Researchers at Julius Krutschnitts Mineral Research Centre, University of Queensland, have estimated potential energy savings to run as high as 85 per cent, with results to date showing at least a 50 per cent reduction compared with current technology.

Environmentally Friendly

lllabo's dry (medium and fine) grinding technology uses air to transport the ore and so does not produce slurries and slimes which must be contained in tailings dams to prevent waterways contamination.
It releases no dust to atmosphere and uses no screens or grills, which in traditional plant become blocked and need cleaning.

Particle Shaping

Dry processing also extends the opportunities for mining and processing to and areas. The process emulates the natural process of mineral weathering but accelerates it. For example, sand with optimum shaping for industrial use can be produced from mechanically unsuitable "crusher dust", and its inclusion in concrete and the reprocessing of concrete waste material promises to be of environmental value.
(Current technology shatters and splinters minerals resulting in particle shaping with reduced shear strength when bonded with cements.)

Mineral Separating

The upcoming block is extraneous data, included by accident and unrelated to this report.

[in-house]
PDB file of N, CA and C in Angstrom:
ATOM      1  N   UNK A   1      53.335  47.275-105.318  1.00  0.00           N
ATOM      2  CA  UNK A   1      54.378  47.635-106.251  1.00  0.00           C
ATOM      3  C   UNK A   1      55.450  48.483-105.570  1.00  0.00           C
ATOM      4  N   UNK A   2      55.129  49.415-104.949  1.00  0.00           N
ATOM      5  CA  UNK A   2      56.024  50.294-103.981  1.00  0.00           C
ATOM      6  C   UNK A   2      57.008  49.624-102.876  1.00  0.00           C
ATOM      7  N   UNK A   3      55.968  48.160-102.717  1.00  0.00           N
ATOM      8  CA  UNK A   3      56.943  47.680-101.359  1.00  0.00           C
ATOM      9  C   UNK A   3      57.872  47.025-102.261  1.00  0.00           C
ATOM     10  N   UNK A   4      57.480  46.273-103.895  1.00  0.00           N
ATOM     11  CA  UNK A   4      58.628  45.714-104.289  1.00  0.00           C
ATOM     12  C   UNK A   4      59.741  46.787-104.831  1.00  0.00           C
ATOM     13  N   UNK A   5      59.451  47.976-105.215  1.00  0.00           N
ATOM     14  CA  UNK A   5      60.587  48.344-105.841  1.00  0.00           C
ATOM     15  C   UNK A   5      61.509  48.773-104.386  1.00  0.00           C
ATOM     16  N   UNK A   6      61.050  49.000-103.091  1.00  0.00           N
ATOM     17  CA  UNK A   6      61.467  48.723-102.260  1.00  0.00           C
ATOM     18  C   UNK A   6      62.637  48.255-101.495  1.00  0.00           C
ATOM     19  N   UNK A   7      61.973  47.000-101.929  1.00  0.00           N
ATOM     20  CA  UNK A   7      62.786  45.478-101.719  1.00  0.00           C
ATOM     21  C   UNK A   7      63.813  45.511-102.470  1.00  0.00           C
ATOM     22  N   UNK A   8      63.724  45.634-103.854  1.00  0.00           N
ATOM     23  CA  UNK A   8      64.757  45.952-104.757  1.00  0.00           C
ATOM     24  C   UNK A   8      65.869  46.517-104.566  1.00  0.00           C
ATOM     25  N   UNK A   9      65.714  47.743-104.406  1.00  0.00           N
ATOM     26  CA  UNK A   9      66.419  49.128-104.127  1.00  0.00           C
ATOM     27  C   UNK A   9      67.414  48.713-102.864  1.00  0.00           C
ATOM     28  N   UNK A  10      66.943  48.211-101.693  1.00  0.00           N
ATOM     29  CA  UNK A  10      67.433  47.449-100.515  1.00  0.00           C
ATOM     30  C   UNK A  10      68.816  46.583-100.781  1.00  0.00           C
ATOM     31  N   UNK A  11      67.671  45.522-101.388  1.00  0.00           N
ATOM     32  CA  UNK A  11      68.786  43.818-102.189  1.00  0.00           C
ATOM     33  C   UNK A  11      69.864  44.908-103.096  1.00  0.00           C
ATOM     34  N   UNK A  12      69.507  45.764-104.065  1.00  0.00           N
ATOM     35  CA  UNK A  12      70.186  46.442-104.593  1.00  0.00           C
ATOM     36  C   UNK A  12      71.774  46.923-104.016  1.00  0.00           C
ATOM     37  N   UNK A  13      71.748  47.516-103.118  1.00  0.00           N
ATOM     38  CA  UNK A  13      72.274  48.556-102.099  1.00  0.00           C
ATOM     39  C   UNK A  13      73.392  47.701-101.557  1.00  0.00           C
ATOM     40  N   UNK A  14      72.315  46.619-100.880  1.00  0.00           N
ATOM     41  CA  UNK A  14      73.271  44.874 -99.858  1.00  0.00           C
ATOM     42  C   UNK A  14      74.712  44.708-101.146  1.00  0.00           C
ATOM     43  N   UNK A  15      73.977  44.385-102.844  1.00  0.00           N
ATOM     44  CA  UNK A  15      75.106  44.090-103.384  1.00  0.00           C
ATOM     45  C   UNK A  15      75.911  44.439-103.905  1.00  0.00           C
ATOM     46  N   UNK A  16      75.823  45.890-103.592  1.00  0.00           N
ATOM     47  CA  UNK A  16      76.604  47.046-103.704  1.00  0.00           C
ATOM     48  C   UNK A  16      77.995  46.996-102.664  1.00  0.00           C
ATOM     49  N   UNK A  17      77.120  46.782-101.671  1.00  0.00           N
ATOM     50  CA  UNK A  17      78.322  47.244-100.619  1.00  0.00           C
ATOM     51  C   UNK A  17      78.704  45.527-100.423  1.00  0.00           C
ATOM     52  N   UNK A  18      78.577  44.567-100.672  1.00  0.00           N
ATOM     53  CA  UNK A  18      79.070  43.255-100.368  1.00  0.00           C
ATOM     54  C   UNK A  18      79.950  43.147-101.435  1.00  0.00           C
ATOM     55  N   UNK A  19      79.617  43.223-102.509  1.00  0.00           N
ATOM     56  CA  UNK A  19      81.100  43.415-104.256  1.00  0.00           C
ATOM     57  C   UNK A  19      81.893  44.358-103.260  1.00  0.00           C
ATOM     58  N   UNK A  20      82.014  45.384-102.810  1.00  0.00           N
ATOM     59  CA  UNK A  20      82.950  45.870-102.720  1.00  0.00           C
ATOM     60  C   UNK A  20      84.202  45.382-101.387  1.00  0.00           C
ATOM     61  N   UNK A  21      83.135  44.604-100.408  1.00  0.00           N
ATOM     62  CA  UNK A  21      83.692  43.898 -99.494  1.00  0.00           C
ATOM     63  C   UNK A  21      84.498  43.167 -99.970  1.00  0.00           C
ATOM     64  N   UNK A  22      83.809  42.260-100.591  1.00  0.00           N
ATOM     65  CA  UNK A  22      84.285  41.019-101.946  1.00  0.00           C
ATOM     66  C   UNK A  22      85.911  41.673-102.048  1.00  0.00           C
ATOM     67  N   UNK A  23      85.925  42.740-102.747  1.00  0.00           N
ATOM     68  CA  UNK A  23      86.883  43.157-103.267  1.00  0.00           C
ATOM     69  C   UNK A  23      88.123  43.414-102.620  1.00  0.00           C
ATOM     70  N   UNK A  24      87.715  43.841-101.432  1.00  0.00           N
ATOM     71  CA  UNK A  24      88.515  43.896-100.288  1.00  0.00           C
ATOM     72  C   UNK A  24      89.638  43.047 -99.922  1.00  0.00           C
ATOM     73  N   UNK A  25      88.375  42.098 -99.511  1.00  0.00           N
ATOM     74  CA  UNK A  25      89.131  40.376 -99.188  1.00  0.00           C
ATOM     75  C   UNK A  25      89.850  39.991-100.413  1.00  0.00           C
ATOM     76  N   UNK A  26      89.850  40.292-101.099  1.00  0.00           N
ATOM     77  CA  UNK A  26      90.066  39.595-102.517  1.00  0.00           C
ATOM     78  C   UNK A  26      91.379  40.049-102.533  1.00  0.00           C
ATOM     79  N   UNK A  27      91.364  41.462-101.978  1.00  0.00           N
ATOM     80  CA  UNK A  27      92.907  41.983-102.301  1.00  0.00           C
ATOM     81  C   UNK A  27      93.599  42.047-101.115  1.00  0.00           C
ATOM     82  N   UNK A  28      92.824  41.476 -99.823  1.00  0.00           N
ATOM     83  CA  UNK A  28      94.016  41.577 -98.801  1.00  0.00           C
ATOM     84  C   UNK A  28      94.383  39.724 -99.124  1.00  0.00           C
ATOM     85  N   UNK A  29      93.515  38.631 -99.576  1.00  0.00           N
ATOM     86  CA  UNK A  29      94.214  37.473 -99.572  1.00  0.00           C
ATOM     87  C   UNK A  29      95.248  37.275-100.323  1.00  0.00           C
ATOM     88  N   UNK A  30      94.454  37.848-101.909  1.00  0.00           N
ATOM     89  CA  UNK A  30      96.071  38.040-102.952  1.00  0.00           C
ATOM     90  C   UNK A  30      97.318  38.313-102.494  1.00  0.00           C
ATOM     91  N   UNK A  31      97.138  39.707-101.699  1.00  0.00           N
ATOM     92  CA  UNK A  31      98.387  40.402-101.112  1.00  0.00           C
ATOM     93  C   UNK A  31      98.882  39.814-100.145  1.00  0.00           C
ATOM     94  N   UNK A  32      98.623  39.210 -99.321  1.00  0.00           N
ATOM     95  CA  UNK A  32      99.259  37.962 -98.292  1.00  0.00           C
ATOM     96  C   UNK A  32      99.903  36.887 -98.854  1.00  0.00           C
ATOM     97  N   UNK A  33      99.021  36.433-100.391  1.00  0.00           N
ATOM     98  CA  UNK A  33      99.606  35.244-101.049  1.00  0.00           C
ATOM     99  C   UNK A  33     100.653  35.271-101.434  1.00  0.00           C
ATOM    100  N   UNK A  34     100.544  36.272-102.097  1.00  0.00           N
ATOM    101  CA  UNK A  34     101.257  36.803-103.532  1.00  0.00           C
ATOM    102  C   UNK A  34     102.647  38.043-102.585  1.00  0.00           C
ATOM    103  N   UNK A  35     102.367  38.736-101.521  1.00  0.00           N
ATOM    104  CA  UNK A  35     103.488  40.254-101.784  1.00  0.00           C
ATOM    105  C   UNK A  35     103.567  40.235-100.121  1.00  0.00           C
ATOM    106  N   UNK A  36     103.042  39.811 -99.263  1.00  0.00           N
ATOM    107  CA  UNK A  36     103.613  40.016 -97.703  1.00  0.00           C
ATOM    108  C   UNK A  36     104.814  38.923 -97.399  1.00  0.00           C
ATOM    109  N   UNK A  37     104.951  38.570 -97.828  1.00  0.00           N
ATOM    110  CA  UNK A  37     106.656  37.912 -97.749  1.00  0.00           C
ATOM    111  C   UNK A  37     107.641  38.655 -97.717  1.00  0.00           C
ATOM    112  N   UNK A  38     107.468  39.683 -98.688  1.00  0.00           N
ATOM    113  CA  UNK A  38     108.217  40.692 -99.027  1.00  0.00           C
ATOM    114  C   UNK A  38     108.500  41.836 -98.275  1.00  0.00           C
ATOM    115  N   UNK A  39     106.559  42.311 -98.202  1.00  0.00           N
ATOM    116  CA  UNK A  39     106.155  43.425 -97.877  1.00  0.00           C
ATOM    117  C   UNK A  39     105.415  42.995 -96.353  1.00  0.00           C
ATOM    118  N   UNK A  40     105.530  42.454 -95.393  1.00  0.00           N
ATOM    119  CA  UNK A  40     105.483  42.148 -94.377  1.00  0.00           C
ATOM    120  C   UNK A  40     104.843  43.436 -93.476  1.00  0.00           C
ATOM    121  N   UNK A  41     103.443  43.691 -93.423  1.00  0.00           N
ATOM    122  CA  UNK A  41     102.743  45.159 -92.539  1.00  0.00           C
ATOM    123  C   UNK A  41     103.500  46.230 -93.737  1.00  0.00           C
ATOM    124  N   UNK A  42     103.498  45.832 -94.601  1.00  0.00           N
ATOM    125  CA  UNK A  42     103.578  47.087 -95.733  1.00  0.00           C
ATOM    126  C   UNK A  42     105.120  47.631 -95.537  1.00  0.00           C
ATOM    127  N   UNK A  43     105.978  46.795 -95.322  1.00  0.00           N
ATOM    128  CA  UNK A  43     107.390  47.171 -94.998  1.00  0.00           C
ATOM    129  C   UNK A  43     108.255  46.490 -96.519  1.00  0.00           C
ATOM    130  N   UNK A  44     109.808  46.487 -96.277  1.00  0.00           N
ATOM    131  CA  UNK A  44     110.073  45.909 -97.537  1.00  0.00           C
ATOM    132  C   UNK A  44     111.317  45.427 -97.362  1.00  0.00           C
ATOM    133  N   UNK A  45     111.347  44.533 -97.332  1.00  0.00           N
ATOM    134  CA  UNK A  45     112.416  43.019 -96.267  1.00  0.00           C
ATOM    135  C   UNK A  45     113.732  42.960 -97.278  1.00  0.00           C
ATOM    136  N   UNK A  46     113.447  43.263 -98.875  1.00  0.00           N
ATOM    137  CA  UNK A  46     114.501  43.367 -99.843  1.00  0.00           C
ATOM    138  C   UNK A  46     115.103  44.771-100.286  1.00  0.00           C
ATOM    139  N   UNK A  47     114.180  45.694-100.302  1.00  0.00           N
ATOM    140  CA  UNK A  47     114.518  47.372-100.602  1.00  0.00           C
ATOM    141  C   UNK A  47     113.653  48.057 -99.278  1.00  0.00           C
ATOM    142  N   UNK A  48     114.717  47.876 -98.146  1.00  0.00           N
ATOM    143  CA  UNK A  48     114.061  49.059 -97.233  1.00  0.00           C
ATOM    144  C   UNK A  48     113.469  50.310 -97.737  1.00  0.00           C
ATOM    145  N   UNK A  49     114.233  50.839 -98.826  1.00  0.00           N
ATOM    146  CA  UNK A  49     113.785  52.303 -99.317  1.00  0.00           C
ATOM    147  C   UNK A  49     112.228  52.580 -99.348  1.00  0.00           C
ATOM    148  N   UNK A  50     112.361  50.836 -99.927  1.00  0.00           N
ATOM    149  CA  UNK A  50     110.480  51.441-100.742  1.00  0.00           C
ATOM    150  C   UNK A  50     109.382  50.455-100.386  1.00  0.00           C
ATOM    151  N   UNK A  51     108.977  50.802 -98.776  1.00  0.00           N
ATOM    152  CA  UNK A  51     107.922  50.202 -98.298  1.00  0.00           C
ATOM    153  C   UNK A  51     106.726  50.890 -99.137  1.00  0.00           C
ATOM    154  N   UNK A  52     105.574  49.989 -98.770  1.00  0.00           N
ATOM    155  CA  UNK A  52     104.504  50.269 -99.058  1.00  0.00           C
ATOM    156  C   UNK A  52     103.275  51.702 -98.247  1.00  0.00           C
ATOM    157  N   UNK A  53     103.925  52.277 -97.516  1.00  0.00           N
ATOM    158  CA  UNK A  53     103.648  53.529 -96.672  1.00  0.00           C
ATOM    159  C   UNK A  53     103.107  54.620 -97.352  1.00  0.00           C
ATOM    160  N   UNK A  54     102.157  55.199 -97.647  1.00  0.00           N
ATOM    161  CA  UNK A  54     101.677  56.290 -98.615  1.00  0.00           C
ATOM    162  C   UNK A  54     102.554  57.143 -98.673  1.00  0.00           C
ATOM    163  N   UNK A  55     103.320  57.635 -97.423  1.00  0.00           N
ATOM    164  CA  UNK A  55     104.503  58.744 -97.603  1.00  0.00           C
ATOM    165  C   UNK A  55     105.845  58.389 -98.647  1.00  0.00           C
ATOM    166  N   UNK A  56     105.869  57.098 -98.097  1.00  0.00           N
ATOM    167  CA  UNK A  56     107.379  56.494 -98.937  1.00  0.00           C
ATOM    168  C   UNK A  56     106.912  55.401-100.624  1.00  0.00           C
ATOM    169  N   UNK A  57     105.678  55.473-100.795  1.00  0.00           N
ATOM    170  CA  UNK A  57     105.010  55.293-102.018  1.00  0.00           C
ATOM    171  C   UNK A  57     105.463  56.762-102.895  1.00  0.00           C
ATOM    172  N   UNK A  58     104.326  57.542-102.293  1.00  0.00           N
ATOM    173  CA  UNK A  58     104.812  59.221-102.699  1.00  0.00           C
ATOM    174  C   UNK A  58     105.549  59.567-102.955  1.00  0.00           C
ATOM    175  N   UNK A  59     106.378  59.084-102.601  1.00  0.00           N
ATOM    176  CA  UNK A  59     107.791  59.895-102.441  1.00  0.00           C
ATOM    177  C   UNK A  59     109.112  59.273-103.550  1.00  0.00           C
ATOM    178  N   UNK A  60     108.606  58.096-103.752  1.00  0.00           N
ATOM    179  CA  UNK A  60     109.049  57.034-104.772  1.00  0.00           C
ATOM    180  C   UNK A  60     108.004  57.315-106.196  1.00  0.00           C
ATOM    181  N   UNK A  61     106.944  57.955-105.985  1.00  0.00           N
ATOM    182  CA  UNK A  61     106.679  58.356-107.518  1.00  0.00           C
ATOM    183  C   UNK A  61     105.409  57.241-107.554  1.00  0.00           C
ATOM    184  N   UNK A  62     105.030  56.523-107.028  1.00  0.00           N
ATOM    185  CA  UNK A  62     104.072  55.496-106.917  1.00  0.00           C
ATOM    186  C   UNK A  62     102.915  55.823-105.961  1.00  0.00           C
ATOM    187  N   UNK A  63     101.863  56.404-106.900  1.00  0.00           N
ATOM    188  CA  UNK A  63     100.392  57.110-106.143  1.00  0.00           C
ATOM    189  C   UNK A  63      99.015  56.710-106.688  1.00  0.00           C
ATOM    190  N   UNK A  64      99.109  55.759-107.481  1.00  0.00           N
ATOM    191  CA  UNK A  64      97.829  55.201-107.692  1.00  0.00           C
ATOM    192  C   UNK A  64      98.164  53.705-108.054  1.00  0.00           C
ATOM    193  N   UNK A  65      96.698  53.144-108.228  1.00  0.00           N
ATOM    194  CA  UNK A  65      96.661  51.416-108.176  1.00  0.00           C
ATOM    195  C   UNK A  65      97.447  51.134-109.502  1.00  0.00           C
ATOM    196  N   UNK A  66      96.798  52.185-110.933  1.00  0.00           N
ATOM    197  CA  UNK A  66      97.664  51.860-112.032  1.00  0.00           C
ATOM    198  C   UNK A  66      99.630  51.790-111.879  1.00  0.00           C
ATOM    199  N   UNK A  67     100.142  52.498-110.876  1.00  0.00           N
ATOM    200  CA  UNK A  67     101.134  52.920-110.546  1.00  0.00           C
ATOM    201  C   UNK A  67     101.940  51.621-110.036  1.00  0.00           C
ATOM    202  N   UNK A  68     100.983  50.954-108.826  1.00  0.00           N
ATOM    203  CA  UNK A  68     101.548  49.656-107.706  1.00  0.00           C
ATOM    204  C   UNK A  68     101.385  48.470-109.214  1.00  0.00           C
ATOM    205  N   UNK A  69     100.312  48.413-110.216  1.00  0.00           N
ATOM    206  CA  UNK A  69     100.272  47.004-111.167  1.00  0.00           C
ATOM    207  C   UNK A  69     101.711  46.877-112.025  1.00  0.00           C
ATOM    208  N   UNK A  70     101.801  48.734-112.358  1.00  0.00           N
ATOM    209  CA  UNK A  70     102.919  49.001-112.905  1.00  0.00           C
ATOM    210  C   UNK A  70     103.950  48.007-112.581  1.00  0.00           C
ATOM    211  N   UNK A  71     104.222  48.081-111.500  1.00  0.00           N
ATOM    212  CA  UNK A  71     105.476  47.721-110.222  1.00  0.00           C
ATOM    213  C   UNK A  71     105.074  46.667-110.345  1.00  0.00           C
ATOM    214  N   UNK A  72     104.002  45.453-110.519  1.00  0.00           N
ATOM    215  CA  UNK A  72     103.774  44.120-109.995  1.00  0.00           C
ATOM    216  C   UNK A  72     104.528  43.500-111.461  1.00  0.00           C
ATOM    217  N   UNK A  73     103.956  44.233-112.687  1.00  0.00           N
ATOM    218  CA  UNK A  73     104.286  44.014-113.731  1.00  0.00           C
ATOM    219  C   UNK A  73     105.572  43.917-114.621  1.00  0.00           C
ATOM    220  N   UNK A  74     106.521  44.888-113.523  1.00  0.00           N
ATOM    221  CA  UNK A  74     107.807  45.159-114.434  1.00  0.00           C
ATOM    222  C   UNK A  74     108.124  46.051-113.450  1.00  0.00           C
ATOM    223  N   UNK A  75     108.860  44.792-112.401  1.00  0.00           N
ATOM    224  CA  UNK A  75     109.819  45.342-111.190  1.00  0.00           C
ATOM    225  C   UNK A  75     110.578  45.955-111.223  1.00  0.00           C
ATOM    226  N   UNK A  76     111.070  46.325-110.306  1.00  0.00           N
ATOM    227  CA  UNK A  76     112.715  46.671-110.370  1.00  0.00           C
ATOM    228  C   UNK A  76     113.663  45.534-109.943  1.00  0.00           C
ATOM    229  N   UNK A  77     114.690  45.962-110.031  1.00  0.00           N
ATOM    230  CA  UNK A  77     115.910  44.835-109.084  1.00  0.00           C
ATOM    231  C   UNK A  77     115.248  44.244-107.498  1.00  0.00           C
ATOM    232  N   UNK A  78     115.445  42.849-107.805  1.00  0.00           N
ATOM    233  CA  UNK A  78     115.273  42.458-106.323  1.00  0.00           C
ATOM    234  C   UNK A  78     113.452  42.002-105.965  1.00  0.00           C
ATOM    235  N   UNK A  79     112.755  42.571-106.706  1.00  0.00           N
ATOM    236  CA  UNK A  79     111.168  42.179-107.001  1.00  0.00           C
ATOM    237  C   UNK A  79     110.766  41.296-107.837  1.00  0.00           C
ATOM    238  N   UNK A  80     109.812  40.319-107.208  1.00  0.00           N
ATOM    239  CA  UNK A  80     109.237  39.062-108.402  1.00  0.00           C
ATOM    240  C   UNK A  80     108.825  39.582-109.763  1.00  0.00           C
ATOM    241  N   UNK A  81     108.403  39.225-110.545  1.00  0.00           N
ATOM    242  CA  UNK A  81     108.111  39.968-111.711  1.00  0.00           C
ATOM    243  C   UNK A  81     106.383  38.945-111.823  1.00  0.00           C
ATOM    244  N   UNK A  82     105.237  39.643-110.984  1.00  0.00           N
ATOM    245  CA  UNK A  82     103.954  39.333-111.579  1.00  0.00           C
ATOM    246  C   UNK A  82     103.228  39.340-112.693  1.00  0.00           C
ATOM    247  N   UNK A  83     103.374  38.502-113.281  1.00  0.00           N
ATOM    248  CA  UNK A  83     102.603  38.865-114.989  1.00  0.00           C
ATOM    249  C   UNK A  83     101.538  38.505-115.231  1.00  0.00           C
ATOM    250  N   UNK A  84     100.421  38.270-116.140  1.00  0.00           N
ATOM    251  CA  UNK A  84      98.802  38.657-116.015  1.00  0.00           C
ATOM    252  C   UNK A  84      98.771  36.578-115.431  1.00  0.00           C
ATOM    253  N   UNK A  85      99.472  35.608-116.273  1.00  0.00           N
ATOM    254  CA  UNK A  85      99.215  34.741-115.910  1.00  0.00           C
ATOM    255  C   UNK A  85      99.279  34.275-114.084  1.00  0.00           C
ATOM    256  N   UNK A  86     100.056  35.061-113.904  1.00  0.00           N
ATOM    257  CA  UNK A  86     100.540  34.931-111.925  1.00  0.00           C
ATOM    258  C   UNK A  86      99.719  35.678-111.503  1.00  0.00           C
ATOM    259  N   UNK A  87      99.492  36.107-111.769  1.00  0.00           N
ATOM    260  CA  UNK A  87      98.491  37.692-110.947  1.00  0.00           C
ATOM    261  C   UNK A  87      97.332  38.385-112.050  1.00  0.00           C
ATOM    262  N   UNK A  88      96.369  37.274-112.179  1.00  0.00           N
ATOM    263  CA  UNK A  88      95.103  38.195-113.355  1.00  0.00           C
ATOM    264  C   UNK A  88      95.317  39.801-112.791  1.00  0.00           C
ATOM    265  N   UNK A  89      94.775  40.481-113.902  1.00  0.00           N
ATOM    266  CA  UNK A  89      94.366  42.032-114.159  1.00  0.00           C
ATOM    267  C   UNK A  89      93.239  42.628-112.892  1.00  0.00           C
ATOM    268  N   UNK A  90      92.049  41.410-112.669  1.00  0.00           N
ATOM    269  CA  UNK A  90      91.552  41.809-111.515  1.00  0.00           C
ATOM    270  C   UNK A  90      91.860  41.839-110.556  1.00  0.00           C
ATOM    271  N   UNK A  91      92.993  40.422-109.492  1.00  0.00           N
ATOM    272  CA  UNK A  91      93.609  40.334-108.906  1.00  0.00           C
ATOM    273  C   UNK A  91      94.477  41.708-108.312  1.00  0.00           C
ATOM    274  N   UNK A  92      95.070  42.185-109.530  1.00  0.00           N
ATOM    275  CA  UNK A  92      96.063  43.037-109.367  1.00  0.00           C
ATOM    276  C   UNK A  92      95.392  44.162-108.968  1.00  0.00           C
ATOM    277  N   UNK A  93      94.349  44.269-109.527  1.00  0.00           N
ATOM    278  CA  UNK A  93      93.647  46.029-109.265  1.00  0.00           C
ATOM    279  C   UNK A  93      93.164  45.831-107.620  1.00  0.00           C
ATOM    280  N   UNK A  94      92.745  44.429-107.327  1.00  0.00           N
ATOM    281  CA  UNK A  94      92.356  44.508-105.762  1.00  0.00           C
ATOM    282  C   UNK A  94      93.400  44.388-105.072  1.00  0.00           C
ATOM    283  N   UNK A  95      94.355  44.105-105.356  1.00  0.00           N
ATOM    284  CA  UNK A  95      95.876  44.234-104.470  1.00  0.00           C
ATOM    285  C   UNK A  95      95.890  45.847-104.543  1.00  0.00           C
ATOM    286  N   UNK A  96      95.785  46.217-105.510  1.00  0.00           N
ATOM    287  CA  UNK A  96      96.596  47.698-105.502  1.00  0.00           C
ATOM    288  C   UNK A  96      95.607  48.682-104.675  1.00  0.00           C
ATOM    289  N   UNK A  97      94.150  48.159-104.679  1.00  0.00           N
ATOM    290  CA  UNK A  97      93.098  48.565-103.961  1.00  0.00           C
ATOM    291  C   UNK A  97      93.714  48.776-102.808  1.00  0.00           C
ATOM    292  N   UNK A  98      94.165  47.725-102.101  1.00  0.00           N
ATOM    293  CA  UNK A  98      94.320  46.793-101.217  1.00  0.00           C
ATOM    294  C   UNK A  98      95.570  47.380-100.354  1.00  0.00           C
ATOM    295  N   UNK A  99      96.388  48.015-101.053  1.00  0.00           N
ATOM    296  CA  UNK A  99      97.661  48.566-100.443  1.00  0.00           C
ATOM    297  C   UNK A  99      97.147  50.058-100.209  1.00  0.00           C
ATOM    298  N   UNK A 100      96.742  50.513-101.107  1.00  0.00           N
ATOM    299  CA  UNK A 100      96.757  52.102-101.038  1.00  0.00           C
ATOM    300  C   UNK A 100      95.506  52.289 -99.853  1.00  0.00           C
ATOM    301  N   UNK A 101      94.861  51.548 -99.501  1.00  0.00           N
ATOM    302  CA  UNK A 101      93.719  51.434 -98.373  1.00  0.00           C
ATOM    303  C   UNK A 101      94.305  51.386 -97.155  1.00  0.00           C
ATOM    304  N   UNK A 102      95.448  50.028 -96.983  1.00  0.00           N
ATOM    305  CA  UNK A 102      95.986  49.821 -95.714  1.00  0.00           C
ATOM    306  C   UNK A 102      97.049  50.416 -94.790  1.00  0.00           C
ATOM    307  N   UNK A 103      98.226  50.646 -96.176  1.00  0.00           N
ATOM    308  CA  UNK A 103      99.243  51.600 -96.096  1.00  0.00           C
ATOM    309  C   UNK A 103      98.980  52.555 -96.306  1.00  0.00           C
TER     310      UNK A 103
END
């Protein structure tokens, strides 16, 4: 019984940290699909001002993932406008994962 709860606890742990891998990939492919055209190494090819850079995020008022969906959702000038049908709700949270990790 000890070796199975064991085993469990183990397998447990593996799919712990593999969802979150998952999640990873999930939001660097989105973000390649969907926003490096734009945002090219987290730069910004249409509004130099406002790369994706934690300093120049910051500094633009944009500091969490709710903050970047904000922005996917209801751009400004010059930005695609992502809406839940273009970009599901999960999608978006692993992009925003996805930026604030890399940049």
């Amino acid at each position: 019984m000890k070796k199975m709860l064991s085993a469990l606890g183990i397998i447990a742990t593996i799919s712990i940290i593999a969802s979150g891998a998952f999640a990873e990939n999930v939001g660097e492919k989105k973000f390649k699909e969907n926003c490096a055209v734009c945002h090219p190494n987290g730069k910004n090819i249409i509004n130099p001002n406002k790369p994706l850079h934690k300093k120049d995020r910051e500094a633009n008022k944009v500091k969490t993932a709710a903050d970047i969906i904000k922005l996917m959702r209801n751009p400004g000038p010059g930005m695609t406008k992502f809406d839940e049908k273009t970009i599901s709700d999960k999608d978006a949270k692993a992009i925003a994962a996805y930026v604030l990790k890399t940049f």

The ability of Illabo mills to remove high specific -gravity particles at high concentration from the circulating load and within the one machine was identified by the Commonwealth Scientific and Industrial Research Organisation (CSIRO) during evaluation trials as a significant advance. Dry separation of minerals during comminution makes certain flotation and leaching processes redundant, with benefits both to the bottom line and the environment.

The Nuggety Mill - Click to enlarge Non Contaminating

Constructing the vortex chamber of the mill of wear - resistant material such as rubber or synthetic would ensure the fine-ground mineral is free of metallic contamination. This is an issue in the areas of ceramics, alloy additives and pigments, and indeed in laboratories throughout the world where much depends on obtaining a pure sample.